Du Pont also designed the Winterthur Garden. With its harmonious color and successive blooms year-round, it’s one of the oldest existing naturalistic gardens in North America. The Winterthur Library, an independent research library with a world-class collection, is dedicated to the understanding and appreciation of artistic, cultural, social and intellectual history of the Americas in a global context from the 17th to the 20th centuries. In partnership with the University of Delaware, Winterthur also offers two graduate programs focused on the study of art conservation and American material culture.

Winterthur hosts films, musical performances, lectures and other programs. Among its popular family programs are annual events like June’s Enchanted Summer Day and October’s Truck and Tractor Day. Winterthur also hosts its summertime Artisan Market, featuring the region’s talented craftspeople, and the Delaware Antiques Show, a top-ranked weekend-long fall event. The annual Yuletide Tour in the mansion is a beloved Brandywine Valley holiday tradition, featuring spectacular displays celebrating the Winterthur collections and history.

Visit winterthur.org.


31st Running of the Willowdale Steeplechase

31st Running of the Willowdale Steeplechase
Photo courtesy of Willowdale Steeplechase

Saturday, May 11, 2024

10 a.m.

Gates open
Welcome and announcements

10:30 a.m.

Jack Russell Terrier Races

11:30 a.m.

Pony Races

Noon

Judging begins for Tailgate, Hat and Best-Dressed Contests

12:45 p.m.

National Anthem

1 p.m.

First race: Apprentice Rider Hurdle: Liam Magee SOTA Apprentice Rider Race (12:30 p.m. paddock time)

1:30 p.m.

Second race: Maiden Claiming Hurdle: The Folly (1 p.m. paddock time)

2 p.m.

Third race: Ratings Handicap Hurdle: The Rose Tree Cup (1:30 p.m. paddock time)

2:30 p.m.

Fourth race: Amateur Timber Stakes: The Buttonwood/Sycamore Farms Willowdale Steeplechase Stakes (2 p.m. paddock time)

3 p.m.

Fifth race: Maiden Timber: The Landhope Cup (2:30 p.m. paddock time)

3:30 p.m.

Sixth race: Amateur Apprentice Timber: Memorial Foxhunter’s Chase (3 p.m. paddock time)

5:30 p.m.

Gates close

Schedule subject to change. 101 E. Street Road, Kennett Square, Pennsylvania.

Visit willowdale.org.

Willowdale Steeplechase

The Race

The Willowdale Steeplechase will be “Racing for Life” on the second Saturday in May at its spectacularly beautiful racecourse on Street Road in Kennett Square with six exciting steeplechase races. Since its inception in 1993, the event has raised over $1.3 million for local charities.

Race founder W.B. Dixon Stroud Jr.—who’d competed at the highest levels in steeplechase and polo—decided it was time to have a top-notch steeplechase event in the heart of Chester County’s Cheshire Hunt Country. Combining his love for the sport and his commitment to the community, Stroud enlisted the help of many others for the inaugural running of the Willowdale Steeplechase in 1993.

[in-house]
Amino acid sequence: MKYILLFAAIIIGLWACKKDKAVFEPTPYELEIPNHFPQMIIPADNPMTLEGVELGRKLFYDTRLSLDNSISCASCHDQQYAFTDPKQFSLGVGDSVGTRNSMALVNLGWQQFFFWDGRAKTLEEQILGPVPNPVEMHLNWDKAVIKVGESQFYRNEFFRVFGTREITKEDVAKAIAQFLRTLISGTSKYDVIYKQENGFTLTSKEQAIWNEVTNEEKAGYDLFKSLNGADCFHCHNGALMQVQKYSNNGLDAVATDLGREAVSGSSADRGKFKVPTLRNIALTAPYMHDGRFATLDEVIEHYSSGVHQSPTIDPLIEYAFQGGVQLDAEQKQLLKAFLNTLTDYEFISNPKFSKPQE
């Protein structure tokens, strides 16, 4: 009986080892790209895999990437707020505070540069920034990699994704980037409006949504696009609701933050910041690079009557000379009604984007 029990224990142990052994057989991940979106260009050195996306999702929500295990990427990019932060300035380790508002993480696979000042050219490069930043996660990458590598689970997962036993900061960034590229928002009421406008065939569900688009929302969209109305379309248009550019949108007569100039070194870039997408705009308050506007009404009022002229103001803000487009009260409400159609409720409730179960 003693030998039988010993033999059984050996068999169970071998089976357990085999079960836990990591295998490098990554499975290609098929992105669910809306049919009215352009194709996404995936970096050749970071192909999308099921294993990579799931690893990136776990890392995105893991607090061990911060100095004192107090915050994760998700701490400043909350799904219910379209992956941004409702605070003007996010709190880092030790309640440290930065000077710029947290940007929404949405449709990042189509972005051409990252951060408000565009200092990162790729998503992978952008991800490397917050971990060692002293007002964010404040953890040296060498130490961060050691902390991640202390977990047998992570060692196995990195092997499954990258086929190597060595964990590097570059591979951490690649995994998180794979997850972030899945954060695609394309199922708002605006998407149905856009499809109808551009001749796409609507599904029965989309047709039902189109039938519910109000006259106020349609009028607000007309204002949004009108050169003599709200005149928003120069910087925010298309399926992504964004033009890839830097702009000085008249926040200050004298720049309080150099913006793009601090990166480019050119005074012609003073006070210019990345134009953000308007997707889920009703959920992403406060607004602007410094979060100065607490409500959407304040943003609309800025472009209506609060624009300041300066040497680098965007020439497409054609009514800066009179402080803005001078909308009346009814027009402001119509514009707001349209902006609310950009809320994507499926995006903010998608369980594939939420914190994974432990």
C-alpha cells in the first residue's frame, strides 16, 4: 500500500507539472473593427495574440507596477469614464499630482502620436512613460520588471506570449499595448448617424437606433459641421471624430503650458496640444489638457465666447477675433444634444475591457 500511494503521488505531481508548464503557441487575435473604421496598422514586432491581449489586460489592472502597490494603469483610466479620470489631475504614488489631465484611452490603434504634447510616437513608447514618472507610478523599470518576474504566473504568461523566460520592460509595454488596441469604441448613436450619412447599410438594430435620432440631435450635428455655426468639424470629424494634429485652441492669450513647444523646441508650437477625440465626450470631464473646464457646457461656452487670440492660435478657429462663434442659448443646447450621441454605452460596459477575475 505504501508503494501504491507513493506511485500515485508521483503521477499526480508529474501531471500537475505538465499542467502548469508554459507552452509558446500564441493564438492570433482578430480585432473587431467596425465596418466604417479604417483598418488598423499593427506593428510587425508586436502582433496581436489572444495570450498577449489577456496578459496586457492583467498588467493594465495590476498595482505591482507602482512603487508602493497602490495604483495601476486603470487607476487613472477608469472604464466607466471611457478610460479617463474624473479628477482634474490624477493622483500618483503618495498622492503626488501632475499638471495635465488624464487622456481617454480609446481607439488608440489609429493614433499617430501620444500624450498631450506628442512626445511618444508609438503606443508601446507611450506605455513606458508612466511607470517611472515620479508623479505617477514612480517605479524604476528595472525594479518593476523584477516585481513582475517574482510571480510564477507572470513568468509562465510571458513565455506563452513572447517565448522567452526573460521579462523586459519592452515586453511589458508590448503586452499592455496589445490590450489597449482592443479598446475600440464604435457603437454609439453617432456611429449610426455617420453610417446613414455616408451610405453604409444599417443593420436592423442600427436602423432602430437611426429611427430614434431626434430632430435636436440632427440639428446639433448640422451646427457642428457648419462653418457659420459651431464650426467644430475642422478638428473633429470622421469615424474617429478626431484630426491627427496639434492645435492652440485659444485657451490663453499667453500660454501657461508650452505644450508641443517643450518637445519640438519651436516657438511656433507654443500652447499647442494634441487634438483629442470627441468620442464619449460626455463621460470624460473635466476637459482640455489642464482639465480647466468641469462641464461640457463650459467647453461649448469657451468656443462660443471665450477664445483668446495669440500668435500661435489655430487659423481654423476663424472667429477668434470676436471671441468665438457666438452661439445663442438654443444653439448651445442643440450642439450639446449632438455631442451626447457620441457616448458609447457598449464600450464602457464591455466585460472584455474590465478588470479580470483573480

The event features a world-class course incorporating timber fences, natural hedges and two water jumps. For the 31st running, Willowdale welcomes back the Pony Races, the Jack Russell Terrier Races, the antique car exhibit, boutique shopping, food vendors, and the fun and educational Kid’s Alley. There’s something for everyone at Willowdale.

Family and friends can pack their picnics, put on their best hats and race outfits, and enjoy the fun of the tailgate, hat and best-dressed competitions. As a special perk this year, on Mother’s Day only, you can present your Willowdale ticket at Winterthur Museum, Garden & Library and receive the discounted group rate.

The options are many for anyone looking to enjoy the races, whether it’s general admission, tailgate parking or Private Party Paddocks.

The Willowdale Steeplechase is a 501(c)(3) nonprofit based in Kennett Square. Their mission is to raise funds for the Stroud Water Research Center. Their donation assists in the center’s work to support and sustain life on the planet through clean water research.

The Beneficiaries

Seventy-five years ago, Dr. Ruth Patrick, an intrepid researcher and original #girlboss, published a study that changed how our natural resources are protected. A trailblazer in the world of freshwater science, she explored the Conestoga River to understand how clean rivers work and how polluted rivers can recover.

With Dick and Joan Stroud, Patrick established Stroud Water Research Center in Avondale, Pennsylvania, in 1967. Fast forward to today, and her legacy is thriving through the interdisciplinary, large-scale and innovative science conducted on freshwater systems by the team of researchers and professionals at the Stroud Center.

From specimen-collecting trips into the woods to her pioneering work with diatoms (a type of single-celled algae), Patrick has always had innate curiosity and drive. She graduated from college in 1929, earning her master’s and doctorate degrees from the University of Virginia. She completed her PhD in 1934, when only 15% of PhDs were awarded to women.